No, you don’t need to be able to fold up like a pretzel or run a marathon, but you do need to avoid being sedentary during your pregnancy.
Rest is key, but so is movement. Simple things like walking, stretches and birthing ball exercises will help your body prepare for the task of laboring and pushing baby out.
Think about the strength having a baby will require. If this is your first baby you may not know exactly what it takes, so I’ll give you my best advice.
Your body is absolutely incredible. It will help you push your baby out instinctively. You won’t have to tell it what to do.
But you will need strength. You’ll need to be strong enough to labor, then after all those contractions be able to push that baby out.
Squats, walking and birthing ball exercises will prepare your pelvic muscles and open things up for birth. I personally recommend swimming. It’s an incredible way to strengthen your entire body and relax at the same time.
If you’re having trouble with your blood sugars, swimming helps you regulate that too! It also helps with swelling and soreness.
The more physical prep you do, the better off you’ll be–and not just for birth either, but also during your postpartum phase.
3: Mental Preparation
This is the hardest part of preparing for a natural hospital birth but it’s also the most important in my opinion.
After two natural hospital births, I stand firm that 95% of the battle takes place in your mind.
Listen, Sister, I’m going to give you the best advice you’ve heard about natural birth. I don’t care what you’ve read, or what clever tricks are out there.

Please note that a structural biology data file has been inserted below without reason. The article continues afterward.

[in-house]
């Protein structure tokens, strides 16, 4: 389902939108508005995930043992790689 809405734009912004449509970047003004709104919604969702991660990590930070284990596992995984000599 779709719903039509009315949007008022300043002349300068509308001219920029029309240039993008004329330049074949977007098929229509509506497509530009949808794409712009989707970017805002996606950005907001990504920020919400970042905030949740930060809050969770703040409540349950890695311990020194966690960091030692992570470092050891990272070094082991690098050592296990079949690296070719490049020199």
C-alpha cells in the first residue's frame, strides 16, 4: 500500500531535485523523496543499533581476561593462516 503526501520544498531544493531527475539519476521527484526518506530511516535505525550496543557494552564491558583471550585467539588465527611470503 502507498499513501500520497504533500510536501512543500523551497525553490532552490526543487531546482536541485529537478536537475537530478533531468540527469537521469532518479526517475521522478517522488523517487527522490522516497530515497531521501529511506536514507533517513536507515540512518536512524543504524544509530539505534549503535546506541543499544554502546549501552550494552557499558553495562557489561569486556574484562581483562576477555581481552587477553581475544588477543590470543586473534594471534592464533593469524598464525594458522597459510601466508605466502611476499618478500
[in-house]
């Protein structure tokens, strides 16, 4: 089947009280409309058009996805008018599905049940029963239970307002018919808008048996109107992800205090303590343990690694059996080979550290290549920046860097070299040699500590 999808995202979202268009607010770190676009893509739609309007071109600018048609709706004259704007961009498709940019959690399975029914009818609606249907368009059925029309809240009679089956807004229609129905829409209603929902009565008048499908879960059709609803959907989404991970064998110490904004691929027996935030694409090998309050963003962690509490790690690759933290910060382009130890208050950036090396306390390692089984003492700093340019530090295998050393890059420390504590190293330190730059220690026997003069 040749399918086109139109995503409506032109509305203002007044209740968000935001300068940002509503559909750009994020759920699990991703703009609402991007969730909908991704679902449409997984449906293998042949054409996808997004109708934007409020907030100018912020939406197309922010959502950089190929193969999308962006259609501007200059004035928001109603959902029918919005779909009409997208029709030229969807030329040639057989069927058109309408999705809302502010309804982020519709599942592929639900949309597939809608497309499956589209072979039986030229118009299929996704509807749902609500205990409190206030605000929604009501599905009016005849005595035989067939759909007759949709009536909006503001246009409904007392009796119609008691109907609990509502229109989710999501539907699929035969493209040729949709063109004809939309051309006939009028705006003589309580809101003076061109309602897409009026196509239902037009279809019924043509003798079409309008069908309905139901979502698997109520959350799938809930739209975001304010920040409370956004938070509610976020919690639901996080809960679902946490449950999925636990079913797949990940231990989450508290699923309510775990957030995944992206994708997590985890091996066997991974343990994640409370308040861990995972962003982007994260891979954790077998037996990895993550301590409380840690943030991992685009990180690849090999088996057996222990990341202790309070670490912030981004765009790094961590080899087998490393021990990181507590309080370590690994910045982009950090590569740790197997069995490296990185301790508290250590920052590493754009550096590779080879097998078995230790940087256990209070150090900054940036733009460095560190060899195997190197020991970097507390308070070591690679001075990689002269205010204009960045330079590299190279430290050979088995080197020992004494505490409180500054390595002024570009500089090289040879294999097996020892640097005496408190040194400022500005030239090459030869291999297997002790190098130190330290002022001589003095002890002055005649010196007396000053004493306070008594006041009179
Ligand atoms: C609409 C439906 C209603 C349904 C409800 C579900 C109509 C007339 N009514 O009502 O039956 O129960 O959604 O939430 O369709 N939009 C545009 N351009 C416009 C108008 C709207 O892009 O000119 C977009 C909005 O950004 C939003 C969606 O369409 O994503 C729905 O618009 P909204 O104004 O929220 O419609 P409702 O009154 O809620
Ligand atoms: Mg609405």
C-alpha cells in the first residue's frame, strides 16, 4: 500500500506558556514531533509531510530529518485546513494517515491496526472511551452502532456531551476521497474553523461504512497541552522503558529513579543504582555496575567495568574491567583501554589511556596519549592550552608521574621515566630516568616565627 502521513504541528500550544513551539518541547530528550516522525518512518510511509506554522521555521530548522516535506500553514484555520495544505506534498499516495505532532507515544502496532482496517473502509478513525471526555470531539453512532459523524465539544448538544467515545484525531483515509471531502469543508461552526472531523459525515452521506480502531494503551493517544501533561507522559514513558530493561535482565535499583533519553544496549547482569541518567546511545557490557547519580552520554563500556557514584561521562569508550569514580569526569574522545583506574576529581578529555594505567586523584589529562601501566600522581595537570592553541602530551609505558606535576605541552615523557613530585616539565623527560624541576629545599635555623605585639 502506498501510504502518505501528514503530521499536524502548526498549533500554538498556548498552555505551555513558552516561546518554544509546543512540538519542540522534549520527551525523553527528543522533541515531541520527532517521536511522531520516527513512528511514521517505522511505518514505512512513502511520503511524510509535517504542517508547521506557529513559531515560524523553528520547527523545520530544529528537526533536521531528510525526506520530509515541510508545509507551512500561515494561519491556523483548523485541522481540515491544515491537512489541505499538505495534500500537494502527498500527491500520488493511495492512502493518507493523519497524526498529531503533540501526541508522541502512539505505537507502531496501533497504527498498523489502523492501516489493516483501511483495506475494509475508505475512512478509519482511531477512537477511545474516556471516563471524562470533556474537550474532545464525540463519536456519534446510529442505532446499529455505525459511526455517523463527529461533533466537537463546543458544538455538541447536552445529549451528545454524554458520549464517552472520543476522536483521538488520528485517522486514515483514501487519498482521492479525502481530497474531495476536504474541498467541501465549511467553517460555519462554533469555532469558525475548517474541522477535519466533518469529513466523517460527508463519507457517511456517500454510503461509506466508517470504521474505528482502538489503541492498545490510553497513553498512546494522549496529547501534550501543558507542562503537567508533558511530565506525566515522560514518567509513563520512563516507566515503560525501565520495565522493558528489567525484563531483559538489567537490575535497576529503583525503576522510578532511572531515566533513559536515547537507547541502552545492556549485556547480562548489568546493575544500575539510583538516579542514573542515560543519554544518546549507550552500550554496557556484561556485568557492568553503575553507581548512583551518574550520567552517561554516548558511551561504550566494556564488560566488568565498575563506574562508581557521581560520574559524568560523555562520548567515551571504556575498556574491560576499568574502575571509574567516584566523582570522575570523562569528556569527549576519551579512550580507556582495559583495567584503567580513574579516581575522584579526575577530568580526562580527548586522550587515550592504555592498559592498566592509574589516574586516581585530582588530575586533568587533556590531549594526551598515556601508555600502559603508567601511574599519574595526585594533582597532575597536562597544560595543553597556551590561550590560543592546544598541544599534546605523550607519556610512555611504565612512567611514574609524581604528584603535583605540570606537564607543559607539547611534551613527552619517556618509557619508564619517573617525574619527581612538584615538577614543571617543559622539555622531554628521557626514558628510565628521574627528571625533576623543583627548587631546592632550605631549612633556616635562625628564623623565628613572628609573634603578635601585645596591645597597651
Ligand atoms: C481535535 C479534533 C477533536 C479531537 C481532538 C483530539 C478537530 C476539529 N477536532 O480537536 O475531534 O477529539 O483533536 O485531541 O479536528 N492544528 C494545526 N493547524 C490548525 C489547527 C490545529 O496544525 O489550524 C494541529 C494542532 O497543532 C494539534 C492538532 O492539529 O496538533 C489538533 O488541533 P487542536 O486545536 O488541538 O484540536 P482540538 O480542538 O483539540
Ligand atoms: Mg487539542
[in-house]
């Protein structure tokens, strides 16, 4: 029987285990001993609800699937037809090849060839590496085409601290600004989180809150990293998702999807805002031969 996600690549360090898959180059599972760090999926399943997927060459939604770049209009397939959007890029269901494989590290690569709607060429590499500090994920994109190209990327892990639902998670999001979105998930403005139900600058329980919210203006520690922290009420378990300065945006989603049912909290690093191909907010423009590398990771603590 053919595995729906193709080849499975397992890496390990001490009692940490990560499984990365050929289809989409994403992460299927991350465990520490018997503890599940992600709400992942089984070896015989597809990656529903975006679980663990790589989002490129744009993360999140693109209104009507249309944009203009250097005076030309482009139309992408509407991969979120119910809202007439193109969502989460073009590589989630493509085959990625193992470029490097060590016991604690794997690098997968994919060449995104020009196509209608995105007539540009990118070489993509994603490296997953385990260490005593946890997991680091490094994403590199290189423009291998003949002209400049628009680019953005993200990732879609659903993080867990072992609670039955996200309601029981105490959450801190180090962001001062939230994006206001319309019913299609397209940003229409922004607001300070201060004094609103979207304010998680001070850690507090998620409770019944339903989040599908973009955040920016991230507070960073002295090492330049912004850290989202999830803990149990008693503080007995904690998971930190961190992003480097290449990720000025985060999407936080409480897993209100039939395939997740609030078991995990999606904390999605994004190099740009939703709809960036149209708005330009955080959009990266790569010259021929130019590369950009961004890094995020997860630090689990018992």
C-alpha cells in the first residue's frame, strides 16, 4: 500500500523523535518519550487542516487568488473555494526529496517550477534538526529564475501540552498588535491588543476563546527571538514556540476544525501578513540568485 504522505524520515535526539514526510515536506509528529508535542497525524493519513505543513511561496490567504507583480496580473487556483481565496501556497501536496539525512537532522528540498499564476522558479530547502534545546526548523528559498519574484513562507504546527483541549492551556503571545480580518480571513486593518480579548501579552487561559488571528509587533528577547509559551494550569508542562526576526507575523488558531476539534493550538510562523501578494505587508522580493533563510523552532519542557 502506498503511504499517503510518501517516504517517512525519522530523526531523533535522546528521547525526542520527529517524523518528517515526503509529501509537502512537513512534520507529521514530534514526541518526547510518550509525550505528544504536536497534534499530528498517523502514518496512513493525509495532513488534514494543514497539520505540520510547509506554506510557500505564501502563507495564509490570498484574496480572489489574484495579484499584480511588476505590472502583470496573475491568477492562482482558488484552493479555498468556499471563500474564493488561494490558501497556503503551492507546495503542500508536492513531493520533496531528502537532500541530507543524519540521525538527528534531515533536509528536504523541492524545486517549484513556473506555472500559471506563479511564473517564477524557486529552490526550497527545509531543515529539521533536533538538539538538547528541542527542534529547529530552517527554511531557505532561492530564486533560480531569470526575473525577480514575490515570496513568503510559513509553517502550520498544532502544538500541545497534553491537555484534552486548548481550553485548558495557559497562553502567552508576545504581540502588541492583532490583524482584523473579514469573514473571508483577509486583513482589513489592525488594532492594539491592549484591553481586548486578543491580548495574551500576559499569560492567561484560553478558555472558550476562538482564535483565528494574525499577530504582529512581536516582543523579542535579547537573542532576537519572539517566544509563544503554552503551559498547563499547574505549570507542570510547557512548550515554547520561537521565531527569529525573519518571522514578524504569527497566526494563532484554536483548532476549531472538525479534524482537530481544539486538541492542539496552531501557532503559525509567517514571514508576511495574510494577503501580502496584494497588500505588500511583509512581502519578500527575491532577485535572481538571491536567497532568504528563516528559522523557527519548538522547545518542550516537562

If you’re going natural, you’re going to feel it. And it’s not comfortable. It’s work. That’s why it’s called labor.
This is where the mental prep is so important.
You have to reach a place in your mind where you understand your body and your contractions. It is possible. Seriously. You’ve got to reach the place where you know that the pain you feel is not “scary”.
The pains you feel are perfect, are normal, and are signs that everything is just right. Your body is working, doing exactly what it’s supposed to do.
It is possible to work through your entire labor with acceptance and resilience.
The important thing is that your labor is totally free of these three things:
Added stress from fear or lack of confidence will literally change the way your contractions feel (take my word for it–I speak from personal experience).
4: Get Completely In Tune and In Trust with Yourself
Nothing is ever guaranteed. Natural birth is a beautiful goal but there is nothing that says by following all the perfect steps you’re guaranteed the birth experience of your dreams.